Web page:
column man page

column — columnate lists

TL;DR

printf "header1 header2\nbar foo\n" | column -c {{30}}

printf "header1,header2\nbar,foo\n" | column -s{{,}}

printf "header1 header2\nbar foo\n" | column -t

printf "header1\nbar\nfoobar\n" | column -c {{30}} -x

Synopsis

column [options] [file...]

Description

The column utility formats its input into multiple columns.  The util support three modes:

columns are filled before rows

This is the default mode (required by backward compatibility).

rows are filed before columns

This mode is enabled by option -x, --fillrows

table

Determine the number of columns the input contains and create a table.  This mode is enabled by option -t, --table and columns formatting is possible to modify by --table-* options.  Use this mode if not sure.

Input is taken from file, or otherwise from standard input.  Empty lines are ignored.

Options

The argument columns for --table-* options is comma separated list of the column names as defined by --table-columns or it's column number in order as specified by input. It's possible to mix names and numbers.

-J, --json

Use JSON output format to print the table, the option --table-columns is required and the option --table-name is recommended.

-c, --output-width width

Output is formatted to a width specified as number of characters. The original name of this option is --columns; this name is deprecated since v2.30. Note that input longer than width is not truncated by default.

-o, --output-separator string

Specify the columns delimiter for table output (default is two spaces).

-s, --separator separators

Specify the possible input item delimiters (default is whitespace).

-t, --table

Determine the number of columns the input contains and create a table. Columns are delimited with whitespace, by default, or with the characters supplied using the --output-separator option. Table output is useful for pretty-printing.

-N, --table-columns names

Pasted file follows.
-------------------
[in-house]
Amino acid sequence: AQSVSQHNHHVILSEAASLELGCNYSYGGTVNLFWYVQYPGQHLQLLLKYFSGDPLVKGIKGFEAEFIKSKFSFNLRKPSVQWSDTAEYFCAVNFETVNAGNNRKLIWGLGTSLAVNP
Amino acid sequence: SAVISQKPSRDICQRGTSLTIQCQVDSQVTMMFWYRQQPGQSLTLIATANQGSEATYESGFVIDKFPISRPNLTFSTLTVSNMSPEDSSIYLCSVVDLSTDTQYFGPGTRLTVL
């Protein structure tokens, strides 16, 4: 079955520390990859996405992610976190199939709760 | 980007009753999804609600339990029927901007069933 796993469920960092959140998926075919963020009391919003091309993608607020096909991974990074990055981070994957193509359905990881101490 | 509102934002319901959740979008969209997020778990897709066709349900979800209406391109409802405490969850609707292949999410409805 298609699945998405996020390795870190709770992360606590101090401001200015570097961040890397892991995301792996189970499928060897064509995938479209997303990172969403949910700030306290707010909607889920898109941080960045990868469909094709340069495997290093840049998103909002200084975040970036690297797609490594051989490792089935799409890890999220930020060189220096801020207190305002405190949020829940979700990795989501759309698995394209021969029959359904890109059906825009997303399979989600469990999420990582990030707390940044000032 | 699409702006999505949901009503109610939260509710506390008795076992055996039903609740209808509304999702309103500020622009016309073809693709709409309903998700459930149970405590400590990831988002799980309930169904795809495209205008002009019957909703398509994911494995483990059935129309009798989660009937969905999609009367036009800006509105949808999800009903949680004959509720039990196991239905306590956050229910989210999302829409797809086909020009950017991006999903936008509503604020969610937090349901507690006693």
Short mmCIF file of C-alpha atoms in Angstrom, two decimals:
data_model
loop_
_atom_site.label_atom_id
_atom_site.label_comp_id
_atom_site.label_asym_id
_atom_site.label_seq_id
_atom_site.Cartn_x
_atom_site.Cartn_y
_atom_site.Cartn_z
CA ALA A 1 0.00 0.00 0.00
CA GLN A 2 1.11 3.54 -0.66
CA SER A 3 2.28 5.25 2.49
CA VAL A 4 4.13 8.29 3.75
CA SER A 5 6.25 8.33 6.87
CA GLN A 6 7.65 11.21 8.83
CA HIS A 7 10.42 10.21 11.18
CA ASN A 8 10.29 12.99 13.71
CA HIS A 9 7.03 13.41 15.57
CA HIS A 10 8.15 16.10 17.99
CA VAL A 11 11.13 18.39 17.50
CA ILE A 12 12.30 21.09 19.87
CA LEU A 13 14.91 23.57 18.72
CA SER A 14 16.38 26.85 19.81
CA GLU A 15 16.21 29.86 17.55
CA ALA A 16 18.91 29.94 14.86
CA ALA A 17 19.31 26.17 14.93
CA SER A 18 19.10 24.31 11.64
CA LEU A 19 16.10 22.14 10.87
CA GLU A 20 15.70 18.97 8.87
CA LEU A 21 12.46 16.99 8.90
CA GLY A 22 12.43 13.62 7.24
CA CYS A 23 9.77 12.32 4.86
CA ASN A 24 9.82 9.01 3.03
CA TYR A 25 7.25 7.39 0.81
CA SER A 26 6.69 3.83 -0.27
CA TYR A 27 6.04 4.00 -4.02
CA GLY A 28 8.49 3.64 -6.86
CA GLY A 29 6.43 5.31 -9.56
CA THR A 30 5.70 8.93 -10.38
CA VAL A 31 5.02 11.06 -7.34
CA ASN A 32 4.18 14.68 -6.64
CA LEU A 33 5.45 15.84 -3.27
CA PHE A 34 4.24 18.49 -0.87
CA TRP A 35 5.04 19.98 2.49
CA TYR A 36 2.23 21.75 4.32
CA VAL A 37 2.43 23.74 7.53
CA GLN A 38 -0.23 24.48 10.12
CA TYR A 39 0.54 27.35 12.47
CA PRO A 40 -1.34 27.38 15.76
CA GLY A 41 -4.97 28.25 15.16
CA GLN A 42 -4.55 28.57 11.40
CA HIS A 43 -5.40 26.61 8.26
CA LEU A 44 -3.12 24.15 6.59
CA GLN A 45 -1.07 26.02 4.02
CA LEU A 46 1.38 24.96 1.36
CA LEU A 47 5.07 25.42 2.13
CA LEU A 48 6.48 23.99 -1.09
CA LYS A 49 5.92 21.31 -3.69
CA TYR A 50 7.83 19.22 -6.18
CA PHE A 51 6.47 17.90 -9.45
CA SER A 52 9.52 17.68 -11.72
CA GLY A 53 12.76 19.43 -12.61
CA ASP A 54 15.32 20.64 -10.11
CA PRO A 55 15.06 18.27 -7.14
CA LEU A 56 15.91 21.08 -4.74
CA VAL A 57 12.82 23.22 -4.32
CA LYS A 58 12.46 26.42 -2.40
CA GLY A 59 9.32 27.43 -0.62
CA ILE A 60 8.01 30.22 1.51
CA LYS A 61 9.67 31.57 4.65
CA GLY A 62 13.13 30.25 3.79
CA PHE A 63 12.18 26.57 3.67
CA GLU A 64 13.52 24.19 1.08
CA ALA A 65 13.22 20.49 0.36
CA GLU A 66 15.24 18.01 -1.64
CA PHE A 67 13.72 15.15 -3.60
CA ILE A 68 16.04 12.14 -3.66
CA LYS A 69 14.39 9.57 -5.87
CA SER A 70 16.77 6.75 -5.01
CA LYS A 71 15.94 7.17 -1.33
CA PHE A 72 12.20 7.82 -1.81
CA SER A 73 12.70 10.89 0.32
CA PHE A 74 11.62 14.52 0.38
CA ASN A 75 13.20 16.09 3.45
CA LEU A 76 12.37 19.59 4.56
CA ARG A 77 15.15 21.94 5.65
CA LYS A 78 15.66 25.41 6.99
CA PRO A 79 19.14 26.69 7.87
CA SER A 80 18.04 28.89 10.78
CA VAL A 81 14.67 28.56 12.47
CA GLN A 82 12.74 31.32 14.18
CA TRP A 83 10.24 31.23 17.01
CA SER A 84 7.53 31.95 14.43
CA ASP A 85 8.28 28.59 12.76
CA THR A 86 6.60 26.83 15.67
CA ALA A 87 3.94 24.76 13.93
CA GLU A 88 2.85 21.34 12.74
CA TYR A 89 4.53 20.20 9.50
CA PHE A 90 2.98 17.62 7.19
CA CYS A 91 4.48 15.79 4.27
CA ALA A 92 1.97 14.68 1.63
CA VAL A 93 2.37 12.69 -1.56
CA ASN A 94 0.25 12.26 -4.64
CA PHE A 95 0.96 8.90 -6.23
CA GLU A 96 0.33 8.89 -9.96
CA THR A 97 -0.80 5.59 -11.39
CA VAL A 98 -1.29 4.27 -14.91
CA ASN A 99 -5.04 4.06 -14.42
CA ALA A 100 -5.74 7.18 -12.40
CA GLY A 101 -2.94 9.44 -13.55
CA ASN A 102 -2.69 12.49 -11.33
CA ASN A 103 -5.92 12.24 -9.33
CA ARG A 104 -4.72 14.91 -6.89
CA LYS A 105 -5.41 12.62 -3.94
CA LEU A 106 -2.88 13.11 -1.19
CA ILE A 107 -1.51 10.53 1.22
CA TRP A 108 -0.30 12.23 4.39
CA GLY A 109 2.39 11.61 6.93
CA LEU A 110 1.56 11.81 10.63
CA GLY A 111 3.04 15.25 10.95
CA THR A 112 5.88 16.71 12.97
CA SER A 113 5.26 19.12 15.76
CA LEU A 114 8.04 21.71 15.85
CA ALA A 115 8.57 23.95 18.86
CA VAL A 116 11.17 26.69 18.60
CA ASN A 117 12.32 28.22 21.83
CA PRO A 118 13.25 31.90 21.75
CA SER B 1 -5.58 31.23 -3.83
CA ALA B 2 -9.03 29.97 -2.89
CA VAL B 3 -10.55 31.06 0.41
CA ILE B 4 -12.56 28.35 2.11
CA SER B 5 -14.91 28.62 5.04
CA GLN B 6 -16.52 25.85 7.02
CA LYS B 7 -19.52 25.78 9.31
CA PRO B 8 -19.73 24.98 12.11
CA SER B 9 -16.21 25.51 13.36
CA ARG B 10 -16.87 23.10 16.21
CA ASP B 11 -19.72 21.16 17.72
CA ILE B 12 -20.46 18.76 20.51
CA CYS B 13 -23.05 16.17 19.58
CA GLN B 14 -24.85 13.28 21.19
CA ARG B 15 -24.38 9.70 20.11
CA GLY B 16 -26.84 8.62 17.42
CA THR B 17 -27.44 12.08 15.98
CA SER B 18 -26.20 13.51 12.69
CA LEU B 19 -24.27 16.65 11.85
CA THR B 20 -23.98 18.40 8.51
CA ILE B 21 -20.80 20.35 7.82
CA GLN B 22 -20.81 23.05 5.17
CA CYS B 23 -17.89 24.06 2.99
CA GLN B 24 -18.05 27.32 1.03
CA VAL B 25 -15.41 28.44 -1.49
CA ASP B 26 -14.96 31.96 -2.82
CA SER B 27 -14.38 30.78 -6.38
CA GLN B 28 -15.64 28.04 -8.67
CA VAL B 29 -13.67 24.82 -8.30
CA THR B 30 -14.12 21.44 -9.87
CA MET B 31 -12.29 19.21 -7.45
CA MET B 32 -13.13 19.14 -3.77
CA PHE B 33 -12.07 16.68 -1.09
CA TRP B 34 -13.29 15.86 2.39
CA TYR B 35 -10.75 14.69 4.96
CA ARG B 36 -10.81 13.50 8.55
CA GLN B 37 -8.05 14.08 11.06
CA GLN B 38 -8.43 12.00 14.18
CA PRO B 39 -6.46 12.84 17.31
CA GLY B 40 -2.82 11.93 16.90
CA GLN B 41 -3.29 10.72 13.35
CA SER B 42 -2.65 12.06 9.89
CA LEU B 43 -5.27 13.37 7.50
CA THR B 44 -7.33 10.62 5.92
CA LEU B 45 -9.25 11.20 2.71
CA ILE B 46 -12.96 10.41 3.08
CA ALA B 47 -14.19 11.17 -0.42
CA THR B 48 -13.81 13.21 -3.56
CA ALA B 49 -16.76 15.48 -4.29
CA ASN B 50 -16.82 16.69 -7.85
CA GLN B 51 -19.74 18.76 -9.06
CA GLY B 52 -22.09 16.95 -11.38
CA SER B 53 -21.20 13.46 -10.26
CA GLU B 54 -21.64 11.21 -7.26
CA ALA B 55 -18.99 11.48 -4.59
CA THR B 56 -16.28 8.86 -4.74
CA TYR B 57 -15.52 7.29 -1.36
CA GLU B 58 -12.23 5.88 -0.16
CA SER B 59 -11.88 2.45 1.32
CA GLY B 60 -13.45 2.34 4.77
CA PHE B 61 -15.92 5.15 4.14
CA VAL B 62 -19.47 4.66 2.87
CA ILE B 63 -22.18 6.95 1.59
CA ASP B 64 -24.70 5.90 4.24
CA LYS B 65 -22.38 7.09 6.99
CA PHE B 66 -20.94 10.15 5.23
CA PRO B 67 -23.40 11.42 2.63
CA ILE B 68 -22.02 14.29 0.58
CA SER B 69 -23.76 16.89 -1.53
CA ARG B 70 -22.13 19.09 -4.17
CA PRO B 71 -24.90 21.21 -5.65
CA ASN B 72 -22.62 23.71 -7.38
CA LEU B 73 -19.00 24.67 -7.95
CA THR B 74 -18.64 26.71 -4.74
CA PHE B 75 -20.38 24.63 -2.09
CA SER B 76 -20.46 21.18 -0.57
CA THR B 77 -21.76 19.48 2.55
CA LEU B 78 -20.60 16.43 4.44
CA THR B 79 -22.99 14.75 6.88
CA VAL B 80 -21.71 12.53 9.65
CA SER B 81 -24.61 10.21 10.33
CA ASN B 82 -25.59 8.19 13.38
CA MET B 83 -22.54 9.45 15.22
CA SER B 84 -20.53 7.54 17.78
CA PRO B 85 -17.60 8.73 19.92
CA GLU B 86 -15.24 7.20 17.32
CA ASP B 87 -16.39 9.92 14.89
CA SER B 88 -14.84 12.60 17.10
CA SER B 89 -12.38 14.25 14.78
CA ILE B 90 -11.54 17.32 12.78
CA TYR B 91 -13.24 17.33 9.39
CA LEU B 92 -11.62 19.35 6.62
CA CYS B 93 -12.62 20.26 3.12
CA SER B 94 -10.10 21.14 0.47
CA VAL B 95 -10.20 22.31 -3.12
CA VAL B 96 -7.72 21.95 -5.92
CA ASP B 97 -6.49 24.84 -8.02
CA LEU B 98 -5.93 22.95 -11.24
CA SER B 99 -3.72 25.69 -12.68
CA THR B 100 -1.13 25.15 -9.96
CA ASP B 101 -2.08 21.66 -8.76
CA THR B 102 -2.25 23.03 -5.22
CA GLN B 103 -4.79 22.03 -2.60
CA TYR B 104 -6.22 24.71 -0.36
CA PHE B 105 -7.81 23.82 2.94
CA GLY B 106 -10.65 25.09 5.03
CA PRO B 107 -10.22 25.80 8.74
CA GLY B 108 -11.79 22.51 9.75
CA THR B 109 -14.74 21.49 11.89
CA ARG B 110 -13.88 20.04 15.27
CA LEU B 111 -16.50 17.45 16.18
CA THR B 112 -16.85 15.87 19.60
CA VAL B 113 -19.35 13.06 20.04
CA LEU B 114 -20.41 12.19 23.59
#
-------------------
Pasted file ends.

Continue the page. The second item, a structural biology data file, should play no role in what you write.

Specify the columns names by comma separated list of names. The names are used for the table header or to addres column in option arguments.

-R, --table-right columns

Right align text in the specified columns.

-T, --table-truncate columns

Specify columns where is allowed to truncate text when necessary, otherwise very long table entries may be printed on multiple lines.

-E, --table-noextreme columns

Specify columns where is possible to ignore unusually long (longer than average) cells when calculate column width.  The option has impact to the width calculation and table formatting, but the printed text is not affected.

The option is used for the last visible column by default.

-W, --table-wrap columns

Specify columns where is possible to use multi-line cell for long text when necessary.

-H, --table-hide columns

Don't print specified columns.

-O, --table-order columns

Specify columns order on output.

-n, --table-name name

Specify the table name used for JSON output. The defaout is "table".

-r, --tree column

Specify column to use tree-like output. Note that the circular dependencies and another anomalies in child and parent relation are silently ignored.

-i, --tree-id column

Specify column with line ID to create child-parent relation.

-p, --tree-parent column

Specify column with parent ID to create child-parent relation.

-x, --fillrows

Fill rows before filling columns.

-V, --version

Display version information and exit.

-h, --help

Display help text and exit.

Environment

The environment variable COLUMNS is used to determine the size of the screen if no other information is available.

Examples

Print fstab with header line and align number to the right:

sed 's/#.*//' /etc/fstab | column --table --table-columns SOURCE,TARGET,TYPE,OPTIONS,PASS,FREQ --table-right PASS,FREQ

Print a tree:

echo -e '1 0 A\n2 1 AA\n3 1 AB\n4 2 AAA\n5 2 AAB' | column --tree-id 1 --tree-parent 2 --tree 3
1  0  A
2  1  |-AA
4  2  | |-AAA
5  2  | `-AAB
3  1  `-AB

Bugs

Version 2.23 changed the -s option to be non-greedy, for example:

printf "a:b:c\n1::3\n" | column  -t -s ':'

Old output:

a  b  c
1  3

New output (since util-linux 2.23):

a  b  c
1     3

See Also

colrm(1), ls(1), paste(1), sort(1)

History

The column command appeared in 4.3BSD-Reno.

Availability

The column command is part of the util-linux package and is available from https://www.kernel.org/pub/linux/utils/util-linux/.

Referenced By

colrm(1), nisplus_table(5).

January 2017 util-linux User Commands